Despite the reputation of Chinese households as prudent savers, consumer debt has been rising rapidly in the country and by some measures surpasses U.S. levels.
What does this debt burden mean for Beijing as economic growth slows and comes under further pressure from the burgeoning trade conflict with the U.S. and the authorities' campaign against financial risk? Can the government, as many Western investment banks and fund houses say, count on consumer demand to sustain the economy?
China has long been widely touted as a nation of savers. According to the International Monetary Fund, China saves 46% of gross domestic product every year. Credit Suisse pegs China's savings rate at 32% of household income and at 35% for the key 18-to-29 year group.
With such savings rates, Chinese households should be in fine shape. Yet policymakers are increasingly worried about the rising level of household debt.
A few years ago, any rise would have been written off as insignificant given the relatively low absolute level of the borrowings. Now with credit card and bank debt rising rapidly and taking a significant share of bank and household balance sheets, these worries can no longer be ignored.
Bank lending to households, mostly tied to real estate, is up 73% since June 2015. Household borrowings now account for more than a third of bank loan books.
Roughly 1 million credit cards are issued every 4.5 days in China. Outstanding card balances are now comparable to those of the U.S. after a doubling between September 2015 and last March when they reached 5.8 trillion yuan ($870 billion); Chinese credit card debt though is expanding at three times the rate of American balances.
Much consumer borrowing takes place outside of the formal banking system. Peer-to-peer lending for example nearly tripled in volume to 2.3 trillion yuan between 2015 and 2017.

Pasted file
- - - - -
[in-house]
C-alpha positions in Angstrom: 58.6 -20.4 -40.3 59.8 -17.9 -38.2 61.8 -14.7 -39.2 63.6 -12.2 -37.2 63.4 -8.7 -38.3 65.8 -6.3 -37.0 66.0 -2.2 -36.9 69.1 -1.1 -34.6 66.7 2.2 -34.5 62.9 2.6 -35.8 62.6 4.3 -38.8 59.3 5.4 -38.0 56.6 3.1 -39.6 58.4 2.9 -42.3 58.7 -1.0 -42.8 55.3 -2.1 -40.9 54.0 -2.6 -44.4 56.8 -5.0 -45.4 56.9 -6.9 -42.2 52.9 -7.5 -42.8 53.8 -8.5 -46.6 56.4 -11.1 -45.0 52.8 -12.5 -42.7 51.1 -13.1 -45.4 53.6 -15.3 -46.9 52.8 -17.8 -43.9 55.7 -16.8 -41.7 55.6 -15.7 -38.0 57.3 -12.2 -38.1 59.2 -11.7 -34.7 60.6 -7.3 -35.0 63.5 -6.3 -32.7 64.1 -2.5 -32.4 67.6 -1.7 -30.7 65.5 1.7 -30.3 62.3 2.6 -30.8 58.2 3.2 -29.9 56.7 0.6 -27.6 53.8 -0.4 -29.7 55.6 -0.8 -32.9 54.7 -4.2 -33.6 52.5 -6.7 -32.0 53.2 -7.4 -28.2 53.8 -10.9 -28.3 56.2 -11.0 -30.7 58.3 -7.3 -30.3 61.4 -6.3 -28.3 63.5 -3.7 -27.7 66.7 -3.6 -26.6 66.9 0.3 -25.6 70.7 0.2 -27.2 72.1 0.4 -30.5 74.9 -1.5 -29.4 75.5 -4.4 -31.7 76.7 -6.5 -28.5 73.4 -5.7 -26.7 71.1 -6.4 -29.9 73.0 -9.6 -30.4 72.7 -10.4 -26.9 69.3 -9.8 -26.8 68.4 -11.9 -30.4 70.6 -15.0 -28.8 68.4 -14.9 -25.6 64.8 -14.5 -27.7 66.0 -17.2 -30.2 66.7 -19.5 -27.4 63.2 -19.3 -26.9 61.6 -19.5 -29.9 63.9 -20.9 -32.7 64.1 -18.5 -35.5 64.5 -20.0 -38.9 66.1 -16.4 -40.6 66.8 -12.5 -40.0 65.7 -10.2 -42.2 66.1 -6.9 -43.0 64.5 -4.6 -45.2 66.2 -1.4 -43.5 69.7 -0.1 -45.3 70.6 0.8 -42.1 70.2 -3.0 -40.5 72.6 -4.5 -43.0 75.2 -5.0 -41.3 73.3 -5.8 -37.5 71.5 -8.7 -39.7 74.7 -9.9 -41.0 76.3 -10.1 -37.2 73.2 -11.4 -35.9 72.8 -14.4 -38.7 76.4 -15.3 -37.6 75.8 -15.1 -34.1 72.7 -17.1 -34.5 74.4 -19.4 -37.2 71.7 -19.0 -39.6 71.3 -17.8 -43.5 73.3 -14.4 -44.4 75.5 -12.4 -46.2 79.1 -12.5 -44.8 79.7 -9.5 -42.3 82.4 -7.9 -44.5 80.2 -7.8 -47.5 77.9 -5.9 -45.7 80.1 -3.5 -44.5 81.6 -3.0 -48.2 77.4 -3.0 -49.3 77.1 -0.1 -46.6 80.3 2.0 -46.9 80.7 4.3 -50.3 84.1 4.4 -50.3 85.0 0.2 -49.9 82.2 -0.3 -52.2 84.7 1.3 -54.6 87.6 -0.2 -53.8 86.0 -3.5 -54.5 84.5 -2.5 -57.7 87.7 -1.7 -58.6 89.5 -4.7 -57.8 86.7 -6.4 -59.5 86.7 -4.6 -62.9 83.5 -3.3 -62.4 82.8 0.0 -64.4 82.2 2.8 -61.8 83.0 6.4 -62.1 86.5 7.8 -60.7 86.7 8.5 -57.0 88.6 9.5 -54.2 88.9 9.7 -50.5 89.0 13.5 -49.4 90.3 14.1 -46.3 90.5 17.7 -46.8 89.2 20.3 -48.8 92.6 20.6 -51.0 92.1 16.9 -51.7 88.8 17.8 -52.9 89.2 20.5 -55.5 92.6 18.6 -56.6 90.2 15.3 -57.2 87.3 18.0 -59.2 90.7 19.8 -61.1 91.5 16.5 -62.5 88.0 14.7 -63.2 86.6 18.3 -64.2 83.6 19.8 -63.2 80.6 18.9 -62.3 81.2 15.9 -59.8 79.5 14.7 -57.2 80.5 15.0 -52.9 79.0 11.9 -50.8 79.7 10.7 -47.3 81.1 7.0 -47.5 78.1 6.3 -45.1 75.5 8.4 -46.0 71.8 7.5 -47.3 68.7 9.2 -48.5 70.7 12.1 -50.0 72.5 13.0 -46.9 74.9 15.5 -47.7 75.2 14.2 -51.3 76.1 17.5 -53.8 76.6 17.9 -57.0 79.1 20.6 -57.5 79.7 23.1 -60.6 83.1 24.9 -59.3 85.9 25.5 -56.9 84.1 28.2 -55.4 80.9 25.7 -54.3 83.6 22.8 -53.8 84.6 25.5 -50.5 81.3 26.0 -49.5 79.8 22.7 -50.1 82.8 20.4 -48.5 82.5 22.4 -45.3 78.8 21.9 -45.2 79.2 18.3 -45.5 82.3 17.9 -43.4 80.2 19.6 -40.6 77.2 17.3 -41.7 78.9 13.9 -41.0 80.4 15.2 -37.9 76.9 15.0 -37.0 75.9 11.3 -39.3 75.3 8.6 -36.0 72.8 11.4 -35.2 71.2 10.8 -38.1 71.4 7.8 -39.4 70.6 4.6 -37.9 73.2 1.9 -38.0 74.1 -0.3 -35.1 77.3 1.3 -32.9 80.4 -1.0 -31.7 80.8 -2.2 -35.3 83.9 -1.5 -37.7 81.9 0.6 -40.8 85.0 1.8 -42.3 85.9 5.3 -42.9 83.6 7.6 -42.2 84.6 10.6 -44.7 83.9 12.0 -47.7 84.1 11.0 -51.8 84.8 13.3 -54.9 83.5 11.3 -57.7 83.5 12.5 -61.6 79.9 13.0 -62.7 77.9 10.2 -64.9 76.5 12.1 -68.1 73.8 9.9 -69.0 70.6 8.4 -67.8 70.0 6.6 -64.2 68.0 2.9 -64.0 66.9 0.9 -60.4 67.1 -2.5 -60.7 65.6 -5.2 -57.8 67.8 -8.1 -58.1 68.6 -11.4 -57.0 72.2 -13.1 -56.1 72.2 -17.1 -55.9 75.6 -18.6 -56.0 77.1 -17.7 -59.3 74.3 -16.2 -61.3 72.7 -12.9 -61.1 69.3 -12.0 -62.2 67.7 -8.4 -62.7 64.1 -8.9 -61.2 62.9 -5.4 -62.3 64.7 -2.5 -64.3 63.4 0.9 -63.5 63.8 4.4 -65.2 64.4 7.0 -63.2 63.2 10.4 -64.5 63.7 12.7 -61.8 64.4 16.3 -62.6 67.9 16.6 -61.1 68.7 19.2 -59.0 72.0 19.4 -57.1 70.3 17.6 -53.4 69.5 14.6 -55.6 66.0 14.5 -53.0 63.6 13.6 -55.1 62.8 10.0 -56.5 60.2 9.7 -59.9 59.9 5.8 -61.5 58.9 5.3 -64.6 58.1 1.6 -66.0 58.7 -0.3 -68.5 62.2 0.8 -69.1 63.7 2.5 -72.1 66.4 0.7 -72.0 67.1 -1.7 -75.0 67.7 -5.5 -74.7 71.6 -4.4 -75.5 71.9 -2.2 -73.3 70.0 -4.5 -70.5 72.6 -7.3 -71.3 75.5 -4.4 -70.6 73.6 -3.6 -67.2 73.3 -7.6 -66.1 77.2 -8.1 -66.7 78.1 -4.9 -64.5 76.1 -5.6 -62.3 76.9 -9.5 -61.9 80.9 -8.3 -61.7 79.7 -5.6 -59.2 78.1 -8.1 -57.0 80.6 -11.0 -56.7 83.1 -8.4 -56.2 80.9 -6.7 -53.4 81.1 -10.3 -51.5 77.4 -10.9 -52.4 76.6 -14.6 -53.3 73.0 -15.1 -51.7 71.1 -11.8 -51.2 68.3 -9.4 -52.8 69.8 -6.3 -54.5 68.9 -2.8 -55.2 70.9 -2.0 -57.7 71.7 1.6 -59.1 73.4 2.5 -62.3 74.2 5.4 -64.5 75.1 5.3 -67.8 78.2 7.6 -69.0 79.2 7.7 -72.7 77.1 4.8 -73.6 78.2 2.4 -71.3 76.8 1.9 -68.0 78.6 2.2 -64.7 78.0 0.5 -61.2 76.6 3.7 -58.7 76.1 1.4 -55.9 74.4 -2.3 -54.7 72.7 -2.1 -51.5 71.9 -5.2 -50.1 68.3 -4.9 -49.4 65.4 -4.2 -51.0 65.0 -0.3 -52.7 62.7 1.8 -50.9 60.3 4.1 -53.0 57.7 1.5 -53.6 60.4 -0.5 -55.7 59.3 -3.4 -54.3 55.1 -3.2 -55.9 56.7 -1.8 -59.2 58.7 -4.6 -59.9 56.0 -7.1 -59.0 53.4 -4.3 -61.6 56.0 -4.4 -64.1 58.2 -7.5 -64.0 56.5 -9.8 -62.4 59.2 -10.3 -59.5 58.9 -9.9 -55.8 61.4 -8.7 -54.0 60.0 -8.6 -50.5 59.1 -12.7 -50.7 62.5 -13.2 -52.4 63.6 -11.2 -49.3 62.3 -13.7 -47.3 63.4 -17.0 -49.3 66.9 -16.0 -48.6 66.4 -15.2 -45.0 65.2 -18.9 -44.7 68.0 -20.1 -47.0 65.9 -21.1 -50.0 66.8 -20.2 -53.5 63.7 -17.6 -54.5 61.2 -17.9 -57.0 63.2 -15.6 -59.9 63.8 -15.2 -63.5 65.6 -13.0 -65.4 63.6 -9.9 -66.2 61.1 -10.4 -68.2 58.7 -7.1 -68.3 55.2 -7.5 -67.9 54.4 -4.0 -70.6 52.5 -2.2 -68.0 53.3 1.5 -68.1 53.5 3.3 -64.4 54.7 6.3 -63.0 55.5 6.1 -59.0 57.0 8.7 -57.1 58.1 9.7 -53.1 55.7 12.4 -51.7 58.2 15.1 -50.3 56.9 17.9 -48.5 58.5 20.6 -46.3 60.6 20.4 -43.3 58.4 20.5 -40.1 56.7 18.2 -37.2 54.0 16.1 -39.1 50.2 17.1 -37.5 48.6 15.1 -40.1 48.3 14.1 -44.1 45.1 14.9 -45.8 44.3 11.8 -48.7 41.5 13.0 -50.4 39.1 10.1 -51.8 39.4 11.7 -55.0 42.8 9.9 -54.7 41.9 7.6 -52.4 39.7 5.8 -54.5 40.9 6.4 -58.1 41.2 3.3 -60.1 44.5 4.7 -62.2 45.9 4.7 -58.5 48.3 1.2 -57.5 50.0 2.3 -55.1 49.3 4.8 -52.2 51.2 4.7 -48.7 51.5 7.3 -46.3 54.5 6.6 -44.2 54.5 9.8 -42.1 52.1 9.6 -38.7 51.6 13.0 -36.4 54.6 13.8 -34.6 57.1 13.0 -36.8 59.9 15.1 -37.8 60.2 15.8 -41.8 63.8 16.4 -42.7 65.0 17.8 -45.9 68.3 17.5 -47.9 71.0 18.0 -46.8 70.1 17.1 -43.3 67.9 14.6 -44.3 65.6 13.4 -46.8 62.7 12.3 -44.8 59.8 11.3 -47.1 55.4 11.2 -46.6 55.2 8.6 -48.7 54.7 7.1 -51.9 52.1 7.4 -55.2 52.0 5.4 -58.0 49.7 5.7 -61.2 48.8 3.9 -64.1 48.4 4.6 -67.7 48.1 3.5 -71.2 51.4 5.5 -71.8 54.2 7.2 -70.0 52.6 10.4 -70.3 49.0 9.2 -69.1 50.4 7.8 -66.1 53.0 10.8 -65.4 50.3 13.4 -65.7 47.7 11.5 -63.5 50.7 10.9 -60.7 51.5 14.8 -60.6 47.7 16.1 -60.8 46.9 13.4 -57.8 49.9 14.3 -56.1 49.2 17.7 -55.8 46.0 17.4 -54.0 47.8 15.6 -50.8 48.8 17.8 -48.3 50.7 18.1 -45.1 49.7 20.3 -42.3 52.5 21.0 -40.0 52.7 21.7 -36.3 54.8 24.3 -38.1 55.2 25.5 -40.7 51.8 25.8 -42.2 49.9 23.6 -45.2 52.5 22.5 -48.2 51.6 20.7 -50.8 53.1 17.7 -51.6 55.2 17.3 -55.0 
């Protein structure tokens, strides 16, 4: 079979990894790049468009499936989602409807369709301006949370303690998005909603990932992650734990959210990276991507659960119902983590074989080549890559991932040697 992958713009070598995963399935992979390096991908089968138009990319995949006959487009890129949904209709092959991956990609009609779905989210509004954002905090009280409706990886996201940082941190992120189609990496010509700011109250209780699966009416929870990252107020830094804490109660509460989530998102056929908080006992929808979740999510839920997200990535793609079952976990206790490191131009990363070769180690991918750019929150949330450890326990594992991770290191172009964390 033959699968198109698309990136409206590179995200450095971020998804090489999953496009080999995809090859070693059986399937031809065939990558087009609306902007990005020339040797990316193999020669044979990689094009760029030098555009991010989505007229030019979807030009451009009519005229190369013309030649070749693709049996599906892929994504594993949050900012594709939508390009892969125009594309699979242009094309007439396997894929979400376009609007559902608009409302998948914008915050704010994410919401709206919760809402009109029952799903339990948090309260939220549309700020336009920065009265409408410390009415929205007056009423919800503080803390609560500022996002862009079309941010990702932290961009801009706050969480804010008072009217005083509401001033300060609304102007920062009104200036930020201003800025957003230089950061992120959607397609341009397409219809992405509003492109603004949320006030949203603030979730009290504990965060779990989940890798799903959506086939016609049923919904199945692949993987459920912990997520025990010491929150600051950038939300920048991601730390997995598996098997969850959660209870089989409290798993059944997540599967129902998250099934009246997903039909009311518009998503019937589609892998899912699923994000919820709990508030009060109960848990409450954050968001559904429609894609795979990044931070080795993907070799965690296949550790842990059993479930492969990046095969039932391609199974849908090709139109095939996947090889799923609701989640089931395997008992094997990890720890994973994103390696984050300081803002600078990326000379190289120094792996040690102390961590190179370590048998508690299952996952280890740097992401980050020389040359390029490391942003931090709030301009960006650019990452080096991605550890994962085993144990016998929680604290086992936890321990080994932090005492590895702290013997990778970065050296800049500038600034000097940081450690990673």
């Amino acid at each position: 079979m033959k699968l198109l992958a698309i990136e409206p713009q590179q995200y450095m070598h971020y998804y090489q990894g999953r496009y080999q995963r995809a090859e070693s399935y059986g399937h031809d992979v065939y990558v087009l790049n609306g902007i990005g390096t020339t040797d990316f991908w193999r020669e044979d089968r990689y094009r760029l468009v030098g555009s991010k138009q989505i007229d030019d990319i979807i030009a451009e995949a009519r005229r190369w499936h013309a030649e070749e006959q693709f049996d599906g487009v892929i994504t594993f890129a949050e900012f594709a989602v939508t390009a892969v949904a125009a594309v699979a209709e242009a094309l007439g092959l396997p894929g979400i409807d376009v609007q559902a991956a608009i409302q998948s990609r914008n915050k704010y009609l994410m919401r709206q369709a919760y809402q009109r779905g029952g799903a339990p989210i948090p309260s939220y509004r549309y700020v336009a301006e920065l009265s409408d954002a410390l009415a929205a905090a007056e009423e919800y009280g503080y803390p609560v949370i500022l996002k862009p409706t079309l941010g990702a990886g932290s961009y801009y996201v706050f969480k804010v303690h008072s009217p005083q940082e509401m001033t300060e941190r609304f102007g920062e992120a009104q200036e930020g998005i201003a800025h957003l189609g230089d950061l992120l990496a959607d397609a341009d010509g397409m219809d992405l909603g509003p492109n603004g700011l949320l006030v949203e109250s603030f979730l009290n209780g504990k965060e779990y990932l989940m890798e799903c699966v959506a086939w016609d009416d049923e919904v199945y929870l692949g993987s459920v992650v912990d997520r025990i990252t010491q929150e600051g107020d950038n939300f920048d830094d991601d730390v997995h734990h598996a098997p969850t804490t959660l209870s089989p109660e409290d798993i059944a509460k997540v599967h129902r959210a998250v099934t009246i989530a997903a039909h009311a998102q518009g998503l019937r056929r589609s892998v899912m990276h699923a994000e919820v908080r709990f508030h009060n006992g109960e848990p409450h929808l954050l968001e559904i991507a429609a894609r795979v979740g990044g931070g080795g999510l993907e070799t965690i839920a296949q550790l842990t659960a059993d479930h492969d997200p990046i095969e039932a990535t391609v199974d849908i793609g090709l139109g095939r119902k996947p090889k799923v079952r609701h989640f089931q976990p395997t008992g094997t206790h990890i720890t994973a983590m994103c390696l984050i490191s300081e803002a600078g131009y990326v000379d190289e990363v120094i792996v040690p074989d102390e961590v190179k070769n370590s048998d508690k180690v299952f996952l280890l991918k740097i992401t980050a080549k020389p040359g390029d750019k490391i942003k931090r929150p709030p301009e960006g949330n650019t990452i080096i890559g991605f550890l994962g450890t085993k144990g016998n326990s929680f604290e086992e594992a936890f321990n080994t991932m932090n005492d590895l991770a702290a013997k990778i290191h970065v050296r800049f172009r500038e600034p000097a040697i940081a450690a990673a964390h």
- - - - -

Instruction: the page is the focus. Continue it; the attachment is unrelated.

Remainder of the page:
All this has turned Chinese households in a flash into some of the most indebted in the world. Per capita household debt to financial institutions is now 31,200 yuan. Disposable income per capita is officially 26,000 yuan.
A household debt-to-income ratio of 120% should concern anyone. With household debt growing around 20% a year, the growing imbalance looks downright frightening. With disposable income only rising at 9% a year and trending down, this imbalance will continue to grow rapidly.
In terms of debt-to-household income, China would be placed right in the middle of members of the Organization for Economic Cooperation and Development. Despite China's reputation as a nation of savers, its households embarrassingly now hold more debt than those of the U.S. and Japan, whose ratios are 111% and 108% respectively. Given the pace of credit expansion, China is set to rise up the tables.
Actually China's household borrowers are likely also its savers. Given the country's lack of an established consumer credit rating system, banks are wary of lending to consumers who are not longtime customers or who do not maintain significant deposits. China's upper middle class has rapidly absorbed Western financial values.
Much of the new debt has been used to finance property purchases, whether in the form of mortgages or not. Indeed, regulators are concerned credit cards and other short-term loans are being used for home buying too.